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United Airlines tests telling passengers why their flights are delayed

CHICAGO –– You’re sitting at the airport, about to leave on a big summer trip, when you hear the dreaded announcement: the flight’s delayed. Would knowing why you’re about to kill a couple of hours in the airport lounge leave you less frustrated? ( More...

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Rob Gartley 26
Wow... I really love this idea. What a concept. Actually engaging in upfront communication with the customer. I think that this type of communication will most definitely help the airlines as the customer will feel like they're not being talked down to with a "we're delayed again" script that was read off some form. I believe that a person generally will respond with more respect to a person when they provide open and honest up front communications to them. This just seems like a common sense thing that should've been done a while ago.
mkeflyer 13
Have been in the industry for 15 years...telling the truth always makes things easier. But never lie because people aren't stupid.
Joe Fiala 3
Yes, that is best policy. Assume people are somewhat intelligent and it will help many times. If one assumes passengers are morons, then that makes them more stupid.
Mark Hays 10
UAL has often given passengers explanations for delayed flights, for years. "Bad weather in (your destination)" was the most frequent excuse. They apparently did not realize that passengers can check the weather online, can see that a crew hasn't shown up or that mechanics arrived. So this "new" program would be great, as long as the explanations are accurate.
ken young 0
Or, the weather has stopped flights at in the city from which your aircraft is departing.
Many times people waiting for a flight in Florida are infuriated over seeing "cancelled" and the explanation is "weather"...They see the sun and clear skies. What they are not told is the equipment for their flight is grounded at La Guardia due to a blizzard.
GraemeSmith 19
As long as this doesn't turn into an excuse to blame ATC and then tell us ATC would be better off privatized. Better reasons would be - "There are not enough gates at this airport for the number of planes we are trying to fit in" and "This would be much easier if we could spread the flights throughout the 24 hours in a day instead of trying to cram you all into peak periods".
flynryan 4
Well, if the issue is ATC, and it certainly can be, they should tell the passengers. I think privatizing ATC is insane, buuuuuut....

When ATC issues a GDP for "staffing issues", how is that not ATC's fault?

When ATC issues a SWAP statement or FYI advisory instructing carriers to fuel for CDR's but file normal routes, then never assigns the CDR and send an aircraft straight into a thunderstorm causing a diversion, how is that not their fault?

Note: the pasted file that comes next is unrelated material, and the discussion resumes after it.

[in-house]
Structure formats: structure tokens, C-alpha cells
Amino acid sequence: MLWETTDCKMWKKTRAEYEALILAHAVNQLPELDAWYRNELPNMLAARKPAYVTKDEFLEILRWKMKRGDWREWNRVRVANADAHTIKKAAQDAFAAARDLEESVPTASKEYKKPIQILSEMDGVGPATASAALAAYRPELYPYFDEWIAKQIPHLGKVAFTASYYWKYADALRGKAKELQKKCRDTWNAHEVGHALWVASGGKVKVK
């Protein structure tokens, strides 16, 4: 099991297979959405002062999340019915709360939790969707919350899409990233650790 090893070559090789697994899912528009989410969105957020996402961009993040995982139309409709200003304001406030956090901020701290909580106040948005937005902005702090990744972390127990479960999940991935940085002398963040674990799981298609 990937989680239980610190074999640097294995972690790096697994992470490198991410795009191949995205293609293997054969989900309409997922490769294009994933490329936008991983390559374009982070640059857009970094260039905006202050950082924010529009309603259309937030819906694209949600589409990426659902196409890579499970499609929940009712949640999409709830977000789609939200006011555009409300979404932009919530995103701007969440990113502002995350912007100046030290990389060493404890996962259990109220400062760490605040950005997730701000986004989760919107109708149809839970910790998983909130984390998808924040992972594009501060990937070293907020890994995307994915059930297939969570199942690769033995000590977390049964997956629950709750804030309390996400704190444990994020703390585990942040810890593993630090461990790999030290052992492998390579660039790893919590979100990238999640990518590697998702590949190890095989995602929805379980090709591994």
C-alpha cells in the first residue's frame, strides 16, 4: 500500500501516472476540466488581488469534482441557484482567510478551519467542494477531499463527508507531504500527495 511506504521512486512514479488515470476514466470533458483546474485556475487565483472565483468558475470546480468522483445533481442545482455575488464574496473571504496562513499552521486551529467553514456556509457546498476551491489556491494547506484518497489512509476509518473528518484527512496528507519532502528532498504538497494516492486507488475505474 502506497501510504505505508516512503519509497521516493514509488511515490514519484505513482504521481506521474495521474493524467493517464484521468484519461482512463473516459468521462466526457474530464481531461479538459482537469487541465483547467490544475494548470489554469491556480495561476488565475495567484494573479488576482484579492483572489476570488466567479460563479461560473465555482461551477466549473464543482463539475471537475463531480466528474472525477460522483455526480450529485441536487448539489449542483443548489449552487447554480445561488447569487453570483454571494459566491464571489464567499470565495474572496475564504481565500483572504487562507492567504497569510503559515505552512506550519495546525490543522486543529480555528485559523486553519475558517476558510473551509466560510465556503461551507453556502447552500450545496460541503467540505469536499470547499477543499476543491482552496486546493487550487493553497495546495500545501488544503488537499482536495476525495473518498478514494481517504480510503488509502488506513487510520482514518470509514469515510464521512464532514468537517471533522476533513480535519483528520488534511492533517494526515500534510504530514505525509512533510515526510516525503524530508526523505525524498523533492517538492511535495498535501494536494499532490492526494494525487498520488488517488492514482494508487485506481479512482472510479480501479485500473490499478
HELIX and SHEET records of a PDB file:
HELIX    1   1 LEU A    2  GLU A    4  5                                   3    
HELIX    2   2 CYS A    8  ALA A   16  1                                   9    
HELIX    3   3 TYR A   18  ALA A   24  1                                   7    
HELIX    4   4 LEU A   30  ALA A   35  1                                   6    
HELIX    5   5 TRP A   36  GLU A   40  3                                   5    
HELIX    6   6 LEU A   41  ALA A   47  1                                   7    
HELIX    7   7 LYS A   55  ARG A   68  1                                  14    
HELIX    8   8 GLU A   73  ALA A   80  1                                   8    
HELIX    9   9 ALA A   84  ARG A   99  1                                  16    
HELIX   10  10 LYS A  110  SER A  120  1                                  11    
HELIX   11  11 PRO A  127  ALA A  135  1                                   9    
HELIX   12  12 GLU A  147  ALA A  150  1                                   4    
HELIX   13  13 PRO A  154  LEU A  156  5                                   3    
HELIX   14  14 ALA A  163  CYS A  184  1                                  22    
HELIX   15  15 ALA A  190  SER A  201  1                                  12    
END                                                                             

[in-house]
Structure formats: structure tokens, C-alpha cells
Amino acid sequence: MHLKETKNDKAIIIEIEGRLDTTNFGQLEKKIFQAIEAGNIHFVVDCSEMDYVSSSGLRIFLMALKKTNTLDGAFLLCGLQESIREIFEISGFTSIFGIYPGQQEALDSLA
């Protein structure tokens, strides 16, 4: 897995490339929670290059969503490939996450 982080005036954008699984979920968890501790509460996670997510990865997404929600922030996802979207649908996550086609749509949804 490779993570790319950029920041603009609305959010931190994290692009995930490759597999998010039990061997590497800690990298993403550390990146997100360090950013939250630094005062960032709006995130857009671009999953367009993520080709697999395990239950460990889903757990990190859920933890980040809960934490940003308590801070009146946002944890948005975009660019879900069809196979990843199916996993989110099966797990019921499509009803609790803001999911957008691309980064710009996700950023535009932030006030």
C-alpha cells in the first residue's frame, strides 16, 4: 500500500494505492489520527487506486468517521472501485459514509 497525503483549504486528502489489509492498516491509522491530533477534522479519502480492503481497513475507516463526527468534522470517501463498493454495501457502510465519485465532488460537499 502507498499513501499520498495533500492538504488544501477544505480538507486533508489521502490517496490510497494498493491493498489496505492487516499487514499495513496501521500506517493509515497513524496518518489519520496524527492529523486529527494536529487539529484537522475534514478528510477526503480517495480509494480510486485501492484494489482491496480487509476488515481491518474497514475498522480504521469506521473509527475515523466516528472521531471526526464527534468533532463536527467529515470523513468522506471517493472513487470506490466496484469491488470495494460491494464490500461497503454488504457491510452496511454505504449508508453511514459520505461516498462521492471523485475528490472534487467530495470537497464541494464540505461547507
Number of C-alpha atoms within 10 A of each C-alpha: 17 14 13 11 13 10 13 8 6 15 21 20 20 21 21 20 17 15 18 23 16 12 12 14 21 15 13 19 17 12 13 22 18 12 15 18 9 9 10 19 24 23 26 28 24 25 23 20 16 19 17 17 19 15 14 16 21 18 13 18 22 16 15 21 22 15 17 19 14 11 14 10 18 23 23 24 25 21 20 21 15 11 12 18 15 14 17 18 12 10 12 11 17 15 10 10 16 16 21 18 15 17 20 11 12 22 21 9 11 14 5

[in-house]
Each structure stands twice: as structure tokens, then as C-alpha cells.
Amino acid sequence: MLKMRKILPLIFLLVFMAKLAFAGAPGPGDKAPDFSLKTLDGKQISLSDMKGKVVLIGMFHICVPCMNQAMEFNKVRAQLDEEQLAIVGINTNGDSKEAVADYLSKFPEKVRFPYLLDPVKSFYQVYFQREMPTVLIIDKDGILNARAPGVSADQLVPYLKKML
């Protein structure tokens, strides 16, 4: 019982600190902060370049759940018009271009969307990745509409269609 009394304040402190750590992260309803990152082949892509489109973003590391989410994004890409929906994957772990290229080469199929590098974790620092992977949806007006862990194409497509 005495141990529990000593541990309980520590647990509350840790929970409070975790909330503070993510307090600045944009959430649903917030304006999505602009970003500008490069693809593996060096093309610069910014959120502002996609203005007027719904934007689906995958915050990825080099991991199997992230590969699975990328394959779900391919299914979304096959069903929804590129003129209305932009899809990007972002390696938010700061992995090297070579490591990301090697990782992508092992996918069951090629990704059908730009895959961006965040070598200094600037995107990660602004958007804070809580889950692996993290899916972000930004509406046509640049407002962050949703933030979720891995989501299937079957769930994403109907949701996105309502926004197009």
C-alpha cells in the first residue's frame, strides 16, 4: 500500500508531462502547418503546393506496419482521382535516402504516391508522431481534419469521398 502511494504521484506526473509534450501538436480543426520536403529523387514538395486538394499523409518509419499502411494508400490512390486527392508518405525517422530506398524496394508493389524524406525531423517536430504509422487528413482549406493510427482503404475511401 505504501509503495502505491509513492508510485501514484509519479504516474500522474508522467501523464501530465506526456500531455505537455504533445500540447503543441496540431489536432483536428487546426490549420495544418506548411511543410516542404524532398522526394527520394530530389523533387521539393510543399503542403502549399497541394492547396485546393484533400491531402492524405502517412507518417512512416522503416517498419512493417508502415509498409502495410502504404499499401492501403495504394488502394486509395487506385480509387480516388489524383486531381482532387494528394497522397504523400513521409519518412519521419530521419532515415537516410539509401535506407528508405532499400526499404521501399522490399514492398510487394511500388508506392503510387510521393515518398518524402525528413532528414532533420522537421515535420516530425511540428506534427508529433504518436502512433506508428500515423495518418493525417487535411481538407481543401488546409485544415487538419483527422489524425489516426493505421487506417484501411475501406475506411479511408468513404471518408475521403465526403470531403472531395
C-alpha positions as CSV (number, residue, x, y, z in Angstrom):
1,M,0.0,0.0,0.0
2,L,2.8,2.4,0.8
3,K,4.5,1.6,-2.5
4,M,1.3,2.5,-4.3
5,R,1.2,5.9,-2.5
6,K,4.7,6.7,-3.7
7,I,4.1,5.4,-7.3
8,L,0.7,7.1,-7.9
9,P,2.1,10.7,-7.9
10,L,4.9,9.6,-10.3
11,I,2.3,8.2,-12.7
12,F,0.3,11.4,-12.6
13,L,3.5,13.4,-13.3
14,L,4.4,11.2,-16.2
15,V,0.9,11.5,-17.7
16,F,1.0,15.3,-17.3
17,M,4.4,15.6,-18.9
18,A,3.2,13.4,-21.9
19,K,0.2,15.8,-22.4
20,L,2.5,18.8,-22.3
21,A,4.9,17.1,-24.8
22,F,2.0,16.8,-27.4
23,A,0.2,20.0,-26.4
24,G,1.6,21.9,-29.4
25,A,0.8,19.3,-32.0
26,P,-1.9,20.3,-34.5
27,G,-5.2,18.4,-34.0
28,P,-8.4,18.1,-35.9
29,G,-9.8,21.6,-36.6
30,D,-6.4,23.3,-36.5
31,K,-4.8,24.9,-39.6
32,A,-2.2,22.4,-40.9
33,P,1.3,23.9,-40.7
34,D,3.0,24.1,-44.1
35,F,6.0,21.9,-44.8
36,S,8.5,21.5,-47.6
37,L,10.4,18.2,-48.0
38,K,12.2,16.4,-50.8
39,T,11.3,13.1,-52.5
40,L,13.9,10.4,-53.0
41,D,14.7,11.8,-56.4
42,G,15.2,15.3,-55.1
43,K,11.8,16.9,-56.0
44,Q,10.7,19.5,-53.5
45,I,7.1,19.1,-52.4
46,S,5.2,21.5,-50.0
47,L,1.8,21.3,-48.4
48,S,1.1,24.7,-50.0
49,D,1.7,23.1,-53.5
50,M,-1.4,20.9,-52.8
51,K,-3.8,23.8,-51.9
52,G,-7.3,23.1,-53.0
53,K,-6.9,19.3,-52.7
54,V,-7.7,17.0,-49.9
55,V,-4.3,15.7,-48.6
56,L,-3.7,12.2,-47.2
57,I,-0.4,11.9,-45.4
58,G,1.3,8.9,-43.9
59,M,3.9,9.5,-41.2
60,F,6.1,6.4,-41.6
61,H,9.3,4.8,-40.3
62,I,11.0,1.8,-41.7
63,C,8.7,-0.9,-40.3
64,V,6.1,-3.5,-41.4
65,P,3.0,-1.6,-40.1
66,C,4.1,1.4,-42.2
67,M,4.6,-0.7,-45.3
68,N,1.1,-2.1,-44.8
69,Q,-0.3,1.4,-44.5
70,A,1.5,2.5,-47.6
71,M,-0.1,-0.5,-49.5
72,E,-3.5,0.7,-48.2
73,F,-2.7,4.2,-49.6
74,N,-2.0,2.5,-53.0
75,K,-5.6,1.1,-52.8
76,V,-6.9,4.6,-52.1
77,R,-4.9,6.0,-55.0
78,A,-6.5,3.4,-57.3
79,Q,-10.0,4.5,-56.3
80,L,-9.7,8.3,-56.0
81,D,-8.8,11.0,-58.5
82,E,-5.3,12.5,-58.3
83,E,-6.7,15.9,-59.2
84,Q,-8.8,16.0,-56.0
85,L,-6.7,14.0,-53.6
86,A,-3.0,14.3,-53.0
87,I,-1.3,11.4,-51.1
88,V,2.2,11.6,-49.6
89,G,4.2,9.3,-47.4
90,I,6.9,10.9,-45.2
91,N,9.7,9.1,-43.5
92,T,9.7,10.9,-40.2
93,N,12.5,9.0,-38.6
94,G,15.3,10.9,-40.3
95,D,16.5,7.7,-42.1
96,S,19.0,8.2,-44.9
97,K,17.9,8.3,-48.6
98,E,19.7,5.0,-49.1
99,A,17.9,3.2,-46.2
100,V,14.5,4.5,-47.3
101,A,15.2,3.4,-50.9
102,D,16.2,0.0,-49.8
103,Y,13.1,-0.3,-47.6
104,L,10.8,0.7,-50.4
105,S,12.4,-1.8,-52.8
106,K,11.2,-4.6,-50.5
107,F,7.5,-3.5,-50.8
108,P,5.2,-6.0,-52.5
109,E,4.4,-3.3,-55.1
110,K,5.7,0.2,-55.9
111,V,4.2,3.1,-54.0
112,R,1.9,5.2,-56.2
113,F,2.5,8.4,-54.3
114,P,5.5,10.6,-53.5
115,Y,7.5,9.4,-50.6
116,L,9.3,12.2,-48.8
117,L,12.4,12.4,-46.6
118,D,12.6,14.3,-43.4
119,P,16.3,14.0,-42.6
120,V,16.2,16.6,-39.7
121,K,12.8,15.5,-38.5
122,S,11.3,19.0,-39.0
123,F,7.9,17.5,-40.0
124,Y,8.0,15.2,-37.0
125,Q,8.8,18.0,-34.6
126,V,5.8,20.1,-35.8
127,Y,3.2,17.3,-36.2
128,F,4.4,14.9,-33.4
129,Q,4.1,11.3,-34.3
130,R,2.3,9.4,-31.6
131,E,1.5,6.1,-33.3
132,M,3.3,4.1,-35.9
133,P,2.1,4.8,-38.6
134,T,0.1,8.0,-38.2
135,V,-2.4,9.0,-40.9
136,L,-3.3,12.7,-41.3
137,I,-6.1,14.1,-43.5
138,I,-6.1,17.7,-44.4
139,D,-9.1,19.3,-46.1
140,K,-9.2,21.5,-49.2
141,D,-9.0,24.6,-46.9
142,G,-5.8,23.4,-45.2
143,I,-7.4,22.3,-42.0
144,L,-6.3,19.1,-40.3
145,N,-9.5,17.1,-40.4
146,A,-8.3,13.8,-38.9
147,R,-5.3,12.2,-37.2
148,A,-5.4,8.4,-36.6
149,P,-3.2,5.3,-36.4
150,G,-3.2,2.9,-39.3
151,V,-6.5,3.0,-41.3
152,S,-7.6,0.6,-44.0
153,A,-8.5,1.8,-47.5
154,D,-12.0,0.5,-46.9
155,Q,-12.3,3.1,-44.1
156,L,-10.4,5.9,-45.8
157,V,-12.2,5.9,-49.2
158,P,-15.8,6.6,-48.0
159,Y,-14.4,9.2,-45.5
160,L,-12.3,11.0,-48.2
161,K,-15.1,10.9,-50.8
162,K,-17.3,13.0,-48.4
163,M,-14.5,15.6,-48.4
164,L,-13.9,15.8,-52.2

When ATC can't seem to get aircraft from the runway to the gate or visa versa when they have every opportunity to move people, on a normal day when they typically have no issues, how is that not their fault?

Again, I am against privatizing ATC but I don't think major reform is out of the question and the "we are doing anything wrong" stuff coming from the ATC camp is a bunch of bull. They're just as responsible as anybody else. If ATC does something stupid causing delay or diversion, United should be frank and tell the passenger exactly what happened.
ken young 0
If government cannot do the job correctly, then why not privatization?
Why are some of you so hung up on government?
Back to live action.........Regardless of who or what is the cause of the delay/cancellation, this is a move toward better customer relations. That's a good thing
John Bruns 3
Do you really think we'd be better off with ATC run by United Airlines?
SamArnold 9
Our UA departure from SFO was spelled out for us. That was in early May.
It was a runway change due to stacked up arrivals on the 19 RWY's.
We waited, and the pilot kept telling us he was hoping ATC would clear us.
He even told us he planned to shut the engines down, but never did.
We ended up taxiing to 28L, and had to queue behind a lot of heavies.

The fact he gave us a 60 minute delay forecast was good, because the actual delay was only 35 minutes. So we were relieved. Better than being told it'll be 5 minutes, but it takes 40 mins.

Good job UA.
Peter Purves 9
When I worked in airlines (70-90's Australia)we always found that telling the truth usually placated most passengers - even If it was maintenance related,; nobody wants to knowingly ride in a broken aircraft. Correspondingly, being told nothing usually angered our passengers. It staggers me that today airline staff don't seem to care a hoot about the paying passenger at all.
Michael Lewis 17
My dad is a Capt. with UAL and he's done this on his own morals. He will go out and explain and be "the face" to them. He even earned a written praise to the company from some of the passengers for doing so and was recognized by the company for it! tldr; yes this concept should work.
bob proud 5
I like this idea, and think many of their initiatives have merit. And Oscar is seemingly the most likeable of the airline CEOs. But United is always let down by their surly,hostile front line employees.
Roger Curtiss 4
Is it not a bit sad that the concept of informing the customers of the truth is a novel idea? The airlines treat passengers with enough disdain that such a move is seen as groundbreaking!
Nick Carlson 4
Great idea. Keep the troops informed. We can take it and frequently find the info really helpful.
I am a UA 2-million miler, os have had many delayed flights. Nothing makes me madder than when I check the flight boards in the lounge, see my flight is on time, go down to the gate, and nothing happens for 1/2 hour or so. No announcements, no change in departure time posted, sometimes, not even an aircraft at the gate. Everyone hates when their flight is late but a little honesty would be refreshing . If a flight is going to be late, and you know it, tell people. They will be happier. We'll see.
Jesse Carroll 3
All flights available 24/7.....hmmmm I'm for it!
Would rather fly at 1 AM than stand in line @6 AM...
Joel Morrison 3
It paints a better picture when I have to inform those waiting for me on the other end.
Betty O 3